“I would talk to directors about what they did, and I ended up staying in touch with them. I directed my first short film in 2011 with people I met on these big shows,” said Devaney. “That fall, I saw someone needed a storyboard artist for a film. I applied and got hired, just based on these storyboards I’d been drawing for my own ideas.”
The movie Sinister was the third project for the now-massive horror company, Blumhouse Productions, and was Devaney’s first professional storyboard job.
“It was the first time a movie hired me for four weeks. I felt like a fraud, like I didn’t even know what I was doing!” said Devaney. But she got along with the director, Scott Derrickson, who brought her on for future projects.
The next year, she began working on the first Purge movie, and eventually moved out to Los Angeles, California in 2013 to work on movies like Curve, Whiplash, and later Doctor Strange.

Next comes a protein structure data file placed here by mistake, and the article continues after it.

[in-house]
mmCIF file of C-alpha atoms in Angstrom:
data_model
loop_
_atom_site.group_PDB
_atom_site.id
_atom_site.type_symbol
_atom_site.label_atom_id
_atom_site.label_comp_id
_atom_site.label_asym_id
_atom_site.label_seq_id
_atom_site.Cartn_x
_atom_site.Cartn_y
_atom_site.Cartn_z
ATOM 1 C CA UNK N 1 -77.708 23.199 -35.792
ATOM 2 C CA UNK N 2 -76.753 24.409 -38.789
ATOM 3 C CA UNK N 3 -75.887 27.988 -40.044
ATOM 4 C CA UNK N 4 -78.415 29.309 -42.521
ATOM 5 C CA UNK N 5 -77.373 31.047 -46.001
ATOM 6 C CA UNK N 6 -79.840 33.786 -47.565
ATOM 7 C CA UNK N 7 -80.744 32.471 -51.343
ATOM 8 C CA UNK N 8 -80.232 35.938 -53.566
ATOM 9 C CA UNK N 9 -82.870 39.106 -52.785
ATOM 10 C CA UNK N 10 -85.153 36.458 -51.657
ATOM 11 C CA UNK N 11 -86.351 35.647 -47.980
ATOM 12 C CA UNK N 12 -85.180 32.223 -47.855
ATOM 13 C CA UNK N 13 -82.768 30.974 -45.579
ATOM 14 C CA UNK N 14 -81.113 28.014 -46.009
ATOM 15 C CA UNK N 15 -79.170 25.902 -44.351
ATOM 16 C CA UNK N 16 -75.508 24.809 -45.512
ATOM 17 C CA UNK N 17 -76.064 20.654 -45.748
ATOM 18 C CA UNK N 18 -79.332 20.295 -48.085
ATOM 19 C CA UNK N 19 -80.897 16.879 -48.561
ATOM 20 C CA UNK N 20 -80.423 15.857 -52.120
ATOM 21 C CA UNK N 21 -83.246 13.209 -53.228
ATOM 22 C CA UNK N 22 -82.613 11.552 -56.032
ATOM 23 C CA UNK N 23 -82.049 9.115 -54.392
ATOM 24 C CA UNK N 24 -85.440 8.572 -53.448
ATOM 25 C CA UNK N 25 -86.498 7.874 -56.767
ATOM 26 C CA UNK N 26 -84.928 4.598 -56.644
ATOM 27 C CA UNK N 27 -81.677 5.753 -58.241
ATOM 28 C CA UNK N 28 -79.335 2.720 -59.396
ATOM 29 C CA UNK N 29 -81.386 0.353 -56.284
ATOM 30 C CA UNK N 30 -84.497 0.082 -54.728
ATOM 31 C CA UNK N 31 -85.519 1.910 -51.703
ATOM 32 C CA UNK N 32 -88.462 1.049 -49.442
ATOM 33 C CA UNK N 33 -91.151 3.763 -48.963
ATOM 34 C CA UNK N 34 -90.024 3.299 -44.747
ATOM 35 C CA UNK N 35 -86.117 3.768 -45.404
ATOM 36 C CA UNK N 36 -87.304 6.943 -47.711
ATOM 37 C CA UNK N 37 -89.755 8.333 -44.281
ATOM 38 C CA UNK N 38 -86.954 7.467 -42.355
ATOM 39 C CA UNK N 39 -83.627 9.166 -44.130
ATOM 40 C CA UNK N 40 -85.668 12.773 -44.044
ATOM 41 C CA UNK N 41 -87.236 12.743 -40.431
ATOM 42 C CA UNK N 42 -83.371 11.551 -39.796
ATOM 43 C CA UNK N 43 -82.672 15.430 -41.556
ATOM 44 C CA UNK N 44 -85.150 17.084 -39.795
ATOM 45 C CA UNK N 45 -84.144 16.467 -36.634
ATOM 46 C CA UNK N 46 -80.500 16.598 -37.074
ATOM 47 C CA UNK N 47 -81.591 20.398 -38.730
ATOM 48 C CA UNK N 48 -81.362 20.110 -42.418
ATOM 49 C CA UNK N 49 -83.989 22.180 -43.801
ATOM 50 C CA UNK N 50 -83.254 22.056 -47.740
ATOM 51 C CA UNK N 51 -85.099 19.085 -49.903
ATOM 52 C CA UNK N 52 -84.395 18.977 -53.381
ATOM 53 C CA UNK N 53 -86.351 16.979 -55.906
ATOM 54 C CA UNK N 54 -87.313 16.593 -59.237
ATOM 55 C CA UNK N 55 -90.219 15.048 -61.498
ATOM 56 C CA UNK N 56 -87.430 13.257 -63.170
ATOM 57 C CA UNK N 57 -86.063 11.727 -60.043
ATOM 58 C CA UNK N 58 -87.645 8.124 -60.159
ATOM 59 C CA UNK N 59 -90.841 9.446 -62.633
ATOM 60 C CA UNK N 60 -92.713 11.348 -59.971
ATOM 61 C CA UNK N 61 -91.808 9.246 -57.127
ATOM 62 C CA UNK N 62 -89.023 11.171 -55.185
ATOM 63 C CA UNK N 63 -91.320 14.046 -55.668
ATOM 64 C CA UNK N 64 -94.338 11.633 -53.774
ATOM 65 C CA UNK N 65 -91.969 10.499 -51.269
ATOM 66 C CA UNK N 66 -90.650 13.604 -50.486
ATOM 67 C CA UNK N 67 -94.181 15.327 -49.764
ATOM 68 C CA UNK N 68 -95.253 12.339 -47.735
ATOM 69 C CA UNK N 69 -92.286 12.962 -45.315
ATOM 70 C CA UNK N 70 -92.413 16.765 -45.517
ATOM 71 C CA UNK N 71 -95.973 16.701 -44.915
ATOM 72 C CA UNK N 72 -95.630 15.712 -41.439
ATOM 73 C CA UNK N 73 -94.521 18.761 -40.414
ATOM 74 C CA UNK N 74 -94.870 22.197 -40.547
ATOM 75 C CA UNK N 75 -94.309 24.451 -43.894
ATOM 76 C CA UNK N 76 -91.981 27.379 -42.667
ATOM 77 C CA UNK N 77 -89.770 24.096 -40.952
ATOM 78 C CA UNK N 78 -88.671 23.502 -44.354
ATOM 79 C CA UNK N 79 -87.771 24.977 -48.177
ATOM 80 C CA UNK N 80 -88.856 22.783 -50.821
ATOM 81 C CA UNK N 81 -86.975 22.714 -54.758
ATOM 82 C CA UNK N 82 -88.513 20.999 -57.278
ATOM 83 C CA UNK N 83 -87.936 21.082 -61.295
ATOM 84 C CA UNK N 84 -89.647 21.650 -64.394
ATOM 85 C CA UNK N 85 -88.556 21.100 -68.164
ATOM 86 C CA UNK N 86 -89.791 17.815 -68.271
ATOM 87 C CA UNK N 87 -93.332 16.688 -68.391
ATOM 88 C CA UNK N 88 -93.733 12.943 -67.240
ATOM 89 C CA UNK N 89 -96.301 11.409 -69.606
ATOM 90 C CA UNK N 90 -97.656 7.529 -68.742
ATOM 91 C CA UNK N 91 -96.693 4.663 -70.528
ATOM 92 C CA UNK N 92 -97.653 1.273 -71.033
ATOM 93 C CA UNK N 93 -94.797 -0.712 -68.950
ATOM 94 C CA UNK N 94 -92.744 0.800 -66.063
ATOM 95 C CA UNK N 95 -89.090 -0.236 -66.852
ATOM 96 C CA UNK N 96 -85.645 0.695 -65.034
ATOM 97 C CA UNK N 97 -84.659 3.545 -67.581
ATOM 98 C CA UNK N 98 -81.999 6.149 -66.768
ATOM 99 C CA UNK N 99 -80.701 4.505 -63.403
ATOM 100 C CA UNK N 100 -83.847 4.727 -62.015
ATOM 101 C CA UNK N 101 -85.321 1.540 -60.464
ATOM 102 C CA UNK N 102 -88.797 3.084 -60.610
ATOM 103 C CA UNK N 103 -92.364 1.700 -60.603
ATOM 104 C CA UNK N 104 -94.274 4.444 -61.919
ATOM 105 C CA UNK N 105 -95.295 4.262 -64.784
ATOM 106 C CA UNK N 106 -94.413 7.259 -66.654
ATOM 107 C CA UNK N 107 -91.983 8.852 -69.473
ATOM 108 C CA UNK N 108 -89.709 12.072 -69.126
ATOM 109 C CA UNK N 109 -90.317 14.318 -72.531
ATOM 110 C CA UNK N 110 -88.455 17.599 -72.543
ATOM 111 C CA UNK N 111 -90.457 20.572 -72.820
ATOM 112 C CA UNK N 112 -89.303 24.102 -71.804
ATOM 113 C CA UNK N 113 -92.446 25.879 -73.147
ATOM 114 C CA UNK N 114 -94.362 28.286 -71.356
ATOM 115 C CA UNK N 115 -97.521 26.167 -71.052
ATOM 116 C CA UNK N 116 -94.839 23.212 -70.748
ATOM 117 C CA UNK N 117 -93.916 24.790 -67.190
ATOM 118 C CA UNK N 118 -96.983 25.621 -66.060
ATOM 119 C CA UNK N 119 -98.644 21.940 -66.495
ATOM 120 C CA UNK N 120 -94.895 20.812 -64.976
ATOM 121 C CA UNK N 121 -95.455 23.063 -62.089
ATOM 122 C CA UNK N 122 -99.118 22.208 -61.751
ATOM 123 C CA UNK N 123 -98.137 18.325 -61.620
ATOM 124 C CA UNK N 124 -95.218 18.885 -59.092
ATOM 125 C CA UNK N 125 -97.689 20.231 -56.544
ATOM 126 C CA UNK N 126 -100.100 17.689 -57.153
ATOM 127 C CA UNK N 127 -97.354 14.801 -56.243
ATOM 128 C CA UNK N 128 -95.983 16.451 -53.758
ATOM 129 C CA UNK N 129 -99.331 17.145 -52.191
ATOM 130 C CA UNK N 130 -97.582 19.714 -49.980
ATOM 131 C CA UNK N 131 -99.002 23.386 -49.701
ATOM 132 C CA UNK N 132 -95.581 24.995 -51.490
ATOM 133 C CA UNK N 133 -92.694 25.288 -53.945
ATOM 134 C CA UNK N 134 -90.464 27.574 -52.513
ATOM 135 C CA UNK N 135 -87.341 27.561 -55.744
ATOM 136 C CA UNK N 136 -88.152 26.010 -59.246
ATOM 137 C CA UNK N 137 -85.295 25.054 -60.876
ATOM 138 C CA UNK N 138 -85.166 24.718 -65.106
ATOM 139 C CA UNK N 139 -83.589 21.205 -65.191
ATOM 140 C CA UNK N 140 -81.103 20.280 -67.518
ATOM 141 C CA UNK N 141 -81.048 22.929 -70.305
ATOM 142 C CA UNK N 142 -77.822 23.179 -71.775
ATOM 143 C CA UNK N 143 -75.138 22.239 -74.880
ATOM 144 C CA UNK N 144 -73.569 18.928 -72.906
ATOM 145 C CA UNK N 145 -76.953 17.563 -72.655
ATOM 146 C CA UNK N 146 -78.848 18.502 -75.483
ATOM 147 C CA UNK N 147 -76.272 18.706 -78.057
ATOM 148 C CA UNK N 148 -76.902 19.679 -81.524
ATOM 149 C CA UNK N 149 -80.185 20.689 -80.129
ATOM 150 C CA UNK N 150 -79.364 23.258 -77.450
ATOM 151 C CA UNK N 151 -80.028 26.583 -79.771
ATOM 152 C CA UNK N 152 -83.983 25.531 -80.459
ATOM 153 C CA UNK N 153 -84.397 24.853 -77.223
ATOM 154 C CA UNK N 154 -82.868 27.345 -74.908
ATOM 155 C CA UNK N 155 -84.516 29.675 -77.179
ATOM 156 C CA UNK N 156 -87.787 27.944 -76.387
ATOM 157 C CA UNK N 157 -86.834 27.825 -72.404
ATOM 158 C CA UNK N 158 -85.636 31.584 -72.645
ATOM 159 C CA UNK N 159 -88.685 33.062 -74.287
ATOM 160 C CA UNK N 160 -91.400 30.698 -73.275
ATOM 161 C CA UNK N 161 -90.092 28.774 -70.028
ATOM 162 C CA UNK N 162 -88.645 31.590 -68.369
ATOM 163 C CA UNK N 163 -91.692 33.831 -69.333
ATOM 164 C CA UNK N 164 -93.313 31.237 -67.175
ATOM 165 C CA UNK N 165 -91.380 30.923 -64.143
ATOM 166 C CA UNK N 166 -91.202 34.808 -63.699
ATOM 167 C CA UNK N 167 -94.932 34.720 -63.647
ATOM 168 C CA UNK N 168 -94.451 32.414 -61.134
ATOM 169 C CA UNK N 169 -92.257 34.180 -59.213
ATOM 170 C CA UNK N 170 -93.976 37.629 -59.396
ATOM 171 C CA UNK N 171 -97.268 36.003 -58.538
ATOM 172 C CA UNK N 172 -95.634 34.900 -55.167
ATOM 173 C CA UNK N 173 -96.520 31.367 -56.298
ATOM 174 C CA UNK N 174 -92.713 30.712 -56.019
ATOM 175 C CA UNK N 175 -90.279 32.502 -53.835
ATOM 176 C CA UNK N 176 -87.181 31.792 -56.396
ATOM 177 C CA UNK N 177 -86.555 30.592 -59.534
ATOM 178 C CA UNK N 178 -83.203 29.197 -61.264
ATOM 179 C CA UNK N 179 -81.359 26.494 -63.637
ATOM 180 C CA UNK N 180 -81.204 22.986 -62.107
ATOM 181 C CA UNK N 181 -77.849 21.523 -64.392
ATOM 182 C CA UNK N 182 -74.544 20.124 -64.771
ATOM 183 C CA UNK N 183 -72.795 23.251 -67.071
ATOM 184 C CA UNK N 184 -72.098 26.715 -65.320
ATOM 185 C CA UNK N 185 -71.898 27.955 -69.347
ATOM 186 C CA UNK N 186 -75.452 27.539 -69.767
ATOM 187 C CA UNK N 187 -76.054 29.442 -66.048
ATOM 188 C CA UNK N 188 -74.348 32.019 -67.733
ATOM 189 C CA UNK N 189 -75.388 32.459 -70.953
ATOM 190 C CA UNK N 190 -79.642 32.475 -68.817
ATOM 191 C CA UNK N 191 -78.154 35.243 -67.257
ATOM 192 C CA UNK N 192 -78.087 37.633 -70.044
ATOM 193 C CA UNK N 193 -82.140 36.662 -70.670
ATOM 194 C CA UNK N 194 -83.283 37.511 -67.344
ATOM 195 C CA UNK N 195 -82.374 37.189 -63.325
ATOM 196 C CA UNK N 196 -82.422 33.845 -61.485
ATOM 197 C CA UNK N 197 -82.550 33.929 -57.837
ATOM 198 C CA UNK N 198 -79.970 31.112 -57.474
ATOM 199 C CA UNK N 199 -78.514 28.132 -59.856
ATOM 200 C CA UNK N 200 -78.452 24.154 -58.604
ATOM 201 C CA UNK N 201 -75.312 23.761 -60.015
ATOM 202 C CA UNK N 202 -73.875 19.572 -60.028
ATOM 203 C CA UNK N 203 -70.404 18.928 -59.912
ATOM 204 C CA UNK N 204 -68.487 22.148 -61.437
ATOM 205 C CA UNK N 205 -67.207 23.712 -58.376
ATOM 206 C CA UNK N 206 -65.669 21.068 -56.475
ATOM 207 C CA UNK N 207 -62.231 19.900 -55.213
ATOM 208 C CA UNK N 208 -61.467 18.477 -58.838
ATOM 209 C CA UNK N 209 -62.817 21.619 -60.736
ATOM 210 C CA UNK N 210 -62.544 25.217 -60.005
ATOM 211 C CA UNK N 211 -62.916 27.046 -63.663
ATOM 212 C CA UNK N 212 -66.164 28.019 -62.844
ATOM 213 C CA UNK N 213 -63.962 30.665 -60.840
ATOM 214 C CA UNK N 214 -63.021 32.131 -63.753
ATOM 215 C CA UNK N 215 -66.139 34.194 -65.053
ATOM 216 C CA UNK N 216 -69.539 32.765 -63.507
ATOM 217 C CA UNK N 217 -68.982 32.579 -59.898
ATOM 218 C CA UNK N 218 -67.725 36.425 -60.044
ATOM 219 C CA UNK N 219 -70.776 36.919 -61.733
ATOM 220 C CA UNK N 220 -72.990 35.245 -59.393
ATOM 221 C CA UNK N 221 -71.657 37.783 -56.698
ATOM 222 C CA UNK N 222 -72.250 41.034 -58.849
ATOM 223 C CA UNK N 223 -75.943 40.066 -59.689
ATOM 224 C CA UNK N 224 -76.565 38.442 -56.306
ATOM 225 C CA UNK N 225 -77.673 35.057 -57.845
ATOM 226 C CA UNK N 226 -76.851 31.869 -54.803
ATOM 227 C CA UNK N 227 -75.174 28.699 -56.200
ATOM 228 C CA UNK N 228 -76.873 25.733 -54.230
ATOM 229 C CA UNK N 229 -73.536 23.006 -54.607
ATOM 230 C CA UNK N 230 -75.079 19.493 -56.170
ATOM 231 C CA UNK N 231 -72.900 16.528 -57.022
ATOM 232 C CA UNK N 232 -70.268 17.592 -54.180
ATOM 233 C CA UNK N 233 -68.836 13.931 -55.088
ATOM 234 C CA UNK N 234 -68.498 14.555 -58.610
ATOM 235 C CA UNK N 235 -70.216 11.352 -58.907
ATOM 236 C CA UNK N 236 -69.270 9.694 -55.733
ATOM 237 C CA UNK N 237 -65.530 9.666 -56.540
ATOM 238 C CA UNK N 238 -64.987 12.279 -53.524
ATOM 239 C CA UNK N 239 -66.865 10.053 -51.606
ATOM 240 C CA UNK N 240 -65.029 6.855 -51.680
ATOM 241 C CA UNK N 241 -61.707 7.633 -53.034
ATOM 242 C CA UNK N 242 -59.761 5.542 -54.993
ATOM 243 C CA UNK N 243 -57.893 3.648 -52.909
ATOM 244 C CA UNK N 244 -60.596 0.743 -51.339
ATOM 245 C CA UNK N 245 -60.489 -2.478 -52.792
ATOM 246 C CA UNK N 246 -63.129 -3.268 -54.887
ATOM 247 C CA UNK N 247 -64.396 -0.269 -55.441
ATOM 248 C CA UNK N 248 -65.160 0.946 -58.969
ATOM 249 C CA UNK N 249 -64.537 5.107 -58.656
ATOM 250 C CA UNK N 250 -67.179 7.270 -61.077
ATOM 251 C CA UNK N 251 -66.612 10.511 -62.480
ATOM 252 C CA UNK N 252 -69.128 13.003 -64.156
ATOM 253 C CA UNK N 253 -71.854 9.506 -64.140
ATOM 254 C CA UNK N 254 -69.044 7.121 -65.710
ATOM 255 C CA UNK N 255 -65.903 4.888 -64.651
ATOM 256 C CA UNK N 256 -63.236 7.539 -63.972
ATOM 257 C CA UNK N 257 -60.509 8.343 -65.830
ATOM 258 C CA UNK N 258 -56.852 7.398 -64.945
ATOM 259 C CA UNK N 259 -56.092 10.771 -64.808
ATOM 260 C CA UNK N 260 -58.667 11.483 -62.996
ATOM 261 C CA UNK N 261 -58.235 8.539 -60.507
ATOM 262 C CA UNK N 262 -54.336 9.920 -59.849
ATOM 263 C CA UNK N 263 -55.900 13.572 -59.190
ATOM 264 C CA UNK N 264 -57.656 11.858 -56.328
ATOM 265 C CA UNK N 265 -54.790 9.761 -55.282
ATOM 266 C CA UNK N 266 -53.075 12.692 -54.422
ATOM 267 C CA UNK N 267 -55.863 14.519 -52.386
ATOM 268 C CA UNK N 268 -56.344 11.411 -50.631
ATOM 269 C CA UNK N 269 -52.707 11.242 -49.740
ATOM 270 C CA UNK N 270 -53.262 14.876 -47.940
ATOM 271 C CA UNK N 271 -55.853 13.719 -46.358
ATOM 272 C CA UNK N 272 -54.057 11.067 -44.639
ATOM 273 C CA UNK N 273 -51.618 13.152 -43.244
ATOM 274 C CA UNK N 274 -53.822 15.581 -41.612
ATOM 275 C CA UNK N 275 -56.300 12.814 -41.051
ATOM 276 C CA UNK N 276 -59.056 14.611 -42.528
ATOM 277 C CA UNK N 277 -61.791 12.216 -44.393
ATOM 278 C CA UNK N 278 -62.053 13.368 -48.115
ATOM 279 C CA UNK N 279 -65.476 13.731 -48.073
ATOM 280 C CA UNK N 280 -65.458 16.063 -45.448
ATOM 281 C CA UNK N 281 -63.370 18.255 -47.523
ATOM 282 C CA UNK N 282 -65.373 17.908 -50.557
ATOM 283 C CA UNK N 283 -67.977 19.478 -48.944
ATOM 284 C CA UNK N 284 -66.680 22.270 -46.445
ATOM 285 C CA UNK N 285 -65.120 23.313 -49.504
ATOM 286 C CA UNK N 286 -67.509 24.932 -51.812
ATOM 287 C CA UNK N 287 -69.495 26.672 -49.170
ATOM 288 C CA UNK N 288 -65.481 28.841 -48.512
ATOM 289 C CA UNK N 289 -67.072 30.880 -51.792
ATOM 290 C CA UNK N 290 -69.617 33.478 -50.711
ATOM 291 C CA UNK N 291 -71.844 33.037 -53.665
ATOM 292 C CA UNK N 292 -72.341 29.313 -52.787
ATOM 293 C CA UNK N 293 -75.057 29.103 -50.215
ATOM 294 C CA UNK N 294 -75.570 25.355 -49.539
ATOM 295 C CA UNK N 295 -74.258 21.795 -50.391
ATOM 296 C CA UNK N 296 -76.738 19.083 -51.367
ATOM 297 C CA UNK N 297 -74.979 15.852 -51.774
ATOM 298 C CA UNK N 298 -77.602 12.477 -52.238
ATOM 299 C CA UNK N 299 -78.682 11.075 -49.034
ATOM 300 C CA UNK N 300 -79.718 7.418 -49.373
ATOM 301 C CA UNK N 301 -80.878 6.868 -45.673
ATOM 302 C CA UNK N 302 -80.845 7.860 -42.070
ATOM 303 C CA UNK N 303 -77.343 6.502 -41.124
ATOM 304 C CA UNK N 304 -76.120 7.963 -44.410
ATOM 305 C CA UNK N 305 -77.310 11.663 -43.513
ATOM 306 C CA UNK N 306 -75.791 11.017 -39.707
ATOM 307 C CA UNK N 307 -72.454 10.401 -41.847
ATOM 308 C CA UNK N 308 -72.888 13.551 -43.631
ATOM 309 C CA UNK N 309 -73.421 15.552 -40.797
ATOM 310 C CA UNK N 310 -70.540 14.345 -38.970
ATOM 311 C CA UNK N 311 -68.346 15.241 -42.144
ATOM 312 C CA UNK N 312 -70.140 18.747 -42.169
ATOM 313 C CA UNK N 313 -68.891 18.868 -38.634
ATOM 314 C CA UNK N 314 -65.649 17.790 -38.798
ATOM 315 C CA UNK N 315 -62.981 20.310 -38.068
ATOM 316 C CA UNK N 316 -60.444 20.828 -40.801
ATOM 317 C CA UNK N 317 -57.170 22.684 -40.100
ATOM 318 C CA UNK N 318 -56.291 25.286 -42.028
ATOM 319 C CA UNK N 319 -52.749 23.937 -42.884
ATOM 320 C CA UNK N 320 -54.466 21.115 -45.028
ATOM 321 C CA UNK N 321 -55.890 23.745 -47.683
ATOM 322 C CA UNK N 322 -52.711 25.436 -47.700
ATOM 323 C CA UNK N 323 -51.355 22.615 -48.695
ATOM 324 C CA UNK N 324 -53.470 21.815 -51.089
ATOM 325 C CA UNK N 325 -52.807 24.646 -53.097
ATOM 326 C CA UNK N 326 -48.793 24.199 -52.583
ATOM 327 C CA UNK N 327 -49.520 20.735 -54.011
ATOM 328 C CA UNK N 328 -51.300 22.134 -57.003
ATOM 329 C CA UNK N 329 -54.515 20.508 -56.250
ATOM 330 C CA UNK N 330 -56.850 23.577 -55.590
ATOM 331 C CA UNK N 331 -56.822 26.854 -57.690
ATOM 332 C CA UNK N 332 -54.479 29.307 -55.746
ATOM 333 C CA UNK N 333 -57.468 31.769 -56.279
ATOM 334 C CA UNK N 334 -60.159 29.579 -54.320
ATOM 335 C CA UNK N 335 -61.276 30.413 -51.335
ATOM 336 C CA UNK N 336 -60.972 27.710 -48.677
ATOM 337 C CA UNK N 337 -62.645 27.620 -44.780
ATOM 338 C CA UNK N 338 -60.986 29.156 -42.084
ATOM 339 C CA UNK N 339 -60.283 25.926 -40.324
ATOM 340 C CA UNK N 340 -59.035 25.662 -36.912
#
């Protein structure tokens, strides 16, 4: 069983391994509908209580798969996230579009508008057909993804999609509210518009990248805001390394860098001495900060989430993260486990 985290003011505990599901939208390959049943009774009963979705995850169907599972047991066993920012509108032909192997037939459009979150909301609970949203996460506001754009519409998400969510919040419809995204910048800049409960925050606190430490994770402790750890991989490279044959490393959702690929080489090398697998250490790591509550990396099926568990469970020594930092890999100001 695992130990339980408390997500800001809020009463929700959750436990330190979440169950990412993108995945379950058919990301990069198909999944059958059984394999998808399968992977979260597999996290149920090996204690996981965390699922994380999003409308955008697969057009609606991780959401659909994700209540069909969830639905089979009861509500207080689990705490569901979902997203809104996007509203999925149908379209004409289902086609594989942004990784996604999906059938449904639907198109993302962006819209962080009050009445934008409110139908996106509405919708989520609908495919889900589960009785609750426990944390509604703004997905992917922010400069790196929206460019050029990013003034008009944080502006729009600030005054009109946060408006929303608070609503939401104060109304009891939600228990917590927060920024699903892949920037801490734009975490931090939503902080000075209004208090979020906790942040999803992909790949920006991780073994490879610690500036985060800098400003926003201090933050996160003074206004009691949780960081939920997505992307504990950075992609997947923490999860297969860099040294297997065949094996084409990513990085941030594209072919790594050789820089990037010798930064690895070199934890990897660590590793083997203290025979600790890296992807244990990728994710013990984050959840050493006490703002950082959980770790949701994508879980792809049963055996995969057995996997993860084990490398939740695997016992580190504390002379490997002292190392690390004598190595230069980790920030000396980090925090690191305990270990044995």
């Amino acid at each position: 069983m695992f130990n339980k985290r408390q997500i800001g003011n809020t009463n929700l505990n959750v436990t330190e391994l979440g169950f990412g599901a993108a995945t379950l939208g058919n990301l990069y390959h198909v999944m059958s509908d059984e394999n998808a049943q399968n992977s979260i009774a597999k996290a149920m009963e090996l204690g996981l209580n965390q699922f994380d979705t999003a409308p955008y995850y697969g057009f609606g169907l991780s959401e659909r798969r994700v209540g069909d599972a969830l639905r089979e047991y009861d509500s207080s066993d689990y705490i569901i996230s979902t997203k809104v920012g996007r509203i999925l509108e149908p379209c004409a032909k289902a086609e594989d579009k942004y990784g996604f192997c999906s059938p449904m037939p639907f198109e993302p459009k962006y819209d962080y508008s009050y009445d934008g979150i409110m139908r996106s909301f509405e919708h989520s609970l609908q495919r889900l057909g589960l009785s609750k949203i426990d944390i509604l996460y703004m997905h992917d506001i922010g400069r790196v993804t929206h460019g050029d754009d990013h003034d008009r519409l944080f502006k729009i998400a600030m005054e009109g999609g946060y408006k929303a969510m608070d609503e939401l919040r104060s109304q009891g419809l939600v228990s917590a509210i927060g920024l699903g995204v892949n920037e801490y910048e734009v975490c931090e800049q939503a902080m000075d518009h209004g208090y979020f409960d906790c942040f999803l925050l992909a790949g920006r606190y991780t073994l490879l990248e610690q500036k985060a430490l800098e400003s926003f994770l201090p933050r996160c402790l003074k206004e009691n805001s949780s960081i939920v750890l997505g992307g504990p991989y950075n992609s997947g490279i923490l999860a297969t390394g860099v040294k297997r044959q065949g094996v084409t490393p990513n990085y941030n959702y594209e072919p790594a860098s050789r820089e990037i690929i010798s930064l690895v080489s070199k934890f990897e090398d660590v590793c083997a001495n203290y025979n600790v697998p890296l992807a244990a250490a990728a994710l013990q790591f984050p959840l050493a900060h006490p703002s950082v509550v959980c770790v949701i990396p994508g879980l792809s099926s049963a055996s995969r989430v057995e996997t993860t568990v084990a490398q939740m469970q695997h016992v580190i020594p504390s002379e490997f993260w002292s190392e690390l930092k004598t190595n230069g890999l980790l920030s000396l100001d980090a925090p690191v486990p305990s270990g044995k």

“I was just getting so much more work here than I was in New York. Part of that is because this is where deals get made and things are happening,” said Devaney.
The president of Blumhouse soon recommended Devaney as a storyboard artist to screenwriter and director Akiva Goldsmith, who brought her on to “his big writing room.”
“I found myself working with some of the biggest writers in the industry, people who were writing DC movies and Marvel movies, and we were creating a whole new multiverse for Hasbro games,” said Devaney.
But, amid her big-screen work, the artist was still being nagged by her dream to write and direct. In 2017, she became serious about making the leap from storyboarding to directing.
“I took a year-long break, and enrolled in an online program. It didn’t replace going to graduate school, but it was still really immersive,” said Devaney. “I was juggling getting up early and writing, then going to work, and writing when I got home.”
Soon, Devaney had a great “spec” script – a speculative screenplay – for a horror feature film. She also had writers and directors at her disposal when she needed constructive criticism. She was eventually put in contact with a literary manager at Thrill Scene.
“It’s funny, because when I was an assistant for the representative in New York, it’s a similar job to what she’s doing for me now. She’s sending the scripts that I write and she’s on the phone pitching for me,” said Devaney.